NASA's Orion pushes boundaries of human spaceflight
CAPE CANAVERAL - A new US space capsule, Orion, circled the Earth twice before plunging into the ocean Friday in a flawless test flight that opened a new chapter in human deep space travel.
The mission was the first in more than four decades of a new US spacecraft intended to carry humans to the Moon, an asteroid, or Mars.
"We as a species are meant to push human presence into the solar system, and this is a first step," said NASA associate administrator for human exploration, Bill Gerstenmaier.
The unmanned vessel soared into space at 7:05 am (1205 GMT) atop a United Launch Alliance Delta IV Heavy rocket that rumbled and roared as it climbed into the pastel skies over the Florida coast at sunrise, leaving a plume of smoke in its wake.
"It was just a blast to see how well the rocket did," said Orion program manager Mark Geyer, after technical issues with the rocket and wind gusts delayed the first launch attempt Thursday.
"We really pushed Orion as much as we could to give us real data that we can use to improve Orion's design going forward."
The four-and-a-half hour flight was "picture-perfect" and "a significant milestone for America's space program," said NASA commentator Rob Navias.
"There is your new spacecraft, America," he said as live aerial images showed the capsule floating toward the Pacific Ocean aided by three parachutes.
NASA engineers will carefully study the data it collected -- particularly regarding the performance of the heat shield -- in the days and weeks to come to see how the capsule withstood the stress of space flight.
Live video images from the spacecraft showed stunningly high views of Earth as well as the capsule's dramatic return to the Pacific Ocean.
A trio of NASA astronauts watched on large televisions at Kennedy Space Center and bumped fists when Orion splashed down, as the packed press room erupted in cheers.
"We have kind of turned a corner from the post shuttle period and it is nice to see the new vehicle up in space," said astronaut Rex Walheim, still grinning after the successful test.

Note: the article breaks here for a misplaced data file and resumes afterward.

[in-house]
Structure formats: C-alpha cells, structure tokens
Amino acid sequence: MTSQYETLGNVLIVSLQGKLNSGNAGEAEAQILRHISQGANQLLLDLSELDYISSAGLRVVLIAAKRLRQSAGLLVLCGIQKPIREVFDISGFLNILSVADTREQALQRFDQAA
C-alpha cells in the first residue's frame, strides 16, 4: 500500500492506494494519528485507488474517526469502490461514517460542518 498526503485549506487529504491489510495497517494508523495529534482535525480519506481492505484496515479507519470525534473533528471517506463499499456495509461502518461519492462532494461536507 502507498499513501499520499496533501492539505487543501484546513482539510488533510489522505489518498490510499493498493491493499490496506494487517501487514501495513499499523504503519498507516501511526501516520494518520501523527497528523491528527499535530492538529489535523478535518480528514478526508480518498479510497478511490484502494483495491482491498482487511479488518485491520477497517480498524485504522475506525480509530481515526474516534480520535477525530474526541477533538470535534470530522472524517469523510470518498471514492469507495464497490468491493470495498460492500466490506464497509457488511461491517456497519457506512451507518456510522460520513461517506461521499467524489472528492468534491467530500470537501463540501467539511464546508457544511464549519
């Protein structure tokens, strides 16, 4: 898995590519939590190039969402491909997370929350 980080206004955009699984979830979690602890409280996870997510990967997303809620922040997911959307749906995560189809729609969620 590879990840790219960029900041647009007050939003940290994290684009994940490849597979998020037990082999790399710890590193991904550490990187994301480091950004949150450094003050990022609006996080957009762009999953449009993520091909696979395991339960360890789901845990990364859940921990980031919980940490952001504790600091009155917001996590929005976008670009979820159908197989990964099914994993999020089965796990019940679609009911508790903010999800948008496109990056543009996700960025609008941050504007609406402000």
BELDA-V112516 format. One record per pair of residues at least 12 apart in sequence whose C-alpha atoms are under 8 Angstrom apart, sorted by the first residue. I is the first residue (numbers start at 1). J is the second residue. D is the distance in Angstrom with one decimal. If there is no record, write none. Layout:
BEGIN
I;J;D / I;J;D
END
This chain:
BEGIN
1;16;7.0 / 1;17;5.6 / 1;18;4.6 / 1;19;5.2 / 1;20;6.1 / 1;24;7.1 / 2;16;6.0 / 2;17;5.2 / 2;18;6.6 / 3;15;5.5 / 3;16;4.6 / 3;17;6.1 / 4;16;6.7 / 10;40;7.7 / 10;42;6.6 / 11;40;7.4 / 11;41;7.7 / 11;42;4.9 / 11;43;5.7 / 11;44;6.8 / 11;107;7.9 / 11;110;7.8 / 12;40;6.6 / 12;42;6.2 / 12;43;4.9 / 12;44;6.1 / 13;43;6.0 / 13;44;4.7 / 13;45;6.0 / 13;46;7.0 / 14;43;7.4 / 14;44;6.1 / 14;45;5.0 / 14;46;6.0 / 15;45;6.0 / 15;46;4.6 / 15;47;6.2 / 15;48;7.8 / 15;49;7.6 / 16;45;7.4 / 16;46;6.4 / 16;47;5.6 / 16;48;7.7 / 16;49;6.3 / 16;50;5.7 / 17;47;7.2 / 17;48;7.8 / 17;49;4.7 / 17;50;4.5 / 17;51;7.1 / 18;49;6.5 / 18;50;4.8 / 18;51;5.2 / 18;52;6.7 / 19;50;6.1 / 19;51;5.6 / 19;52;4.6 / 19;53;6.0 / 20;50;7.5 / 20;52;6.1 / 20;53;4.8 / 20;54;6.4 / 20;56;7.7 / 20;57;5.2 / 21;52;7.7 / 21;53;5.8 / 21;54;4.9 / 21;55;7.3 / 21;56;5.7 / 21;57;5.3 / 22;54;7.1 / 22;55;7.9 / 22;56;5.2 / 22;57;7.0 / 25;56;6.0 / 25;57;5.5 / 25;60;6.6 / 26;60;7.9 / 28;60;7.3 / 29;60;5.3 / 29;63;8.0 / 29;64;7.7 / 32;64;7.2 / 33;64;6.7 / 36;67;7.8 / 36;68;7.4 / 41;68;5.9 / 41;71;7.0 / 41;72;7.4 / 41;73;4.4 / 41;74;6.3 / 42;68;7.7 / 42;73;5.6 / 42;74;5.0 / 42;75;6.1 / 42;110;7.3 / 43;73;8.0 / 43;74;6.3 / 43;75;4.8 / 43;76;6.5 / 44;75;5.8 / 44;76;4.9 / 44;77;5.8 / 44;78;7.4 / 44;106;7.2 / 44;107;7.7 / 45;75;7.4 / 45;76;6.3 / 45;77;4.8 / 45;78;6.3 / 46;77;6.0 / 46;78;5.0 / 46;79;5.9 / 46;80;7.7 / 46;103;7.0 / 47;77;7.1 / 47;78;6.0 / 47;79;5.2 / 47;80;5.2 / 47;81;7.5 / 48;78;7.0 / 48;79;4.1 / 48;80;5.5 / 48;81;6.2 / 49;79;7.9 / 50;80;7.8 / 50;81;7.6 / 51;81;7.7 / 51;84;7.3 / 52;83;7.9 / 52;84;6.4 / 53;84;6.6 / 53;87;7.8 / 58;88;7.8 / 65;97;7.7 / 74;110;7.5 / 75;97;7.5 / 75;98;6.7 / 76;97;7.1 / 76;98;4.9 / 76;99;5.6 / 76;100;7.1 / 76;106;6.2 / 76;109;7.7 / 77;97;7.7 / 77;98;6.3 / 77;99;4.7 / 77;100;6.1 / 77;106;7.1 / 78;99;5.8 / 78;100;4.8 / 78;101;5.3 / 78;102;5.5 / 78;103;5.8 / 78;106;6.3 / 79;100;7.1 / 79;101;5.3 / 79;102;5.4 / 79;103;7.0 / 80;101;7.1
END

"It has got a lot of pieces of the puzzle to go yet but we are making tremendous progress," he told AFP.
The United States has been unable to send astronauts to the International Space Station since the shuttle program ended in 2011 after three decades, leaving no option but to pay Russia to carry astronauts on its Soyuz capsules at a cost of $71 million per seat.
The spacecraft made two loops around the Earth, first orbiting about as high as the International Space Station, which circles at an altitude of about 270 miles (430 kilometers).
Then, a second stage engine burn propelled the spacecraft higher than any vessel meant to carry people since the Apollo 17 moon mission in 1972.
About three hours into the flight, at 10:11 am (1511 GMT), the spacecraft reached its peak height of 3,604 miles above the Earth.
Four hours 24 minutes after launch, the spacecraft plunged into the waters off California to be retrieved by the US Navy.
An analysis of sophisticated sensors on the capsule should let NASA know how the heat shield performed and if the temperature inside remained survivable for a potential crew.
The spacecraft's exterior heated to 4,000 degrees Fahrenheit (2,200 Celsius) during its re-entry to Earth's atmosphere at a velocity of 20,000 miles per hour.
Potential future missions for Orion, which can fit four people at a time, include a trip to lasso an asteroid and a journey to Mars by the 2030s.
"It's a big day for the world, for people who know and love space," NASA administrator Charles Bolden said.
NASA has already spent $9.1 billion on Orion and the powerful rocket meant to propel it with crew on board, the Space Launch System (SLS).
Another unmanned test flight is slated for 2018. The first Orion test flight with a crew on board is scheduled for 2021, when total costs are projected to reach $19 to $22 billion.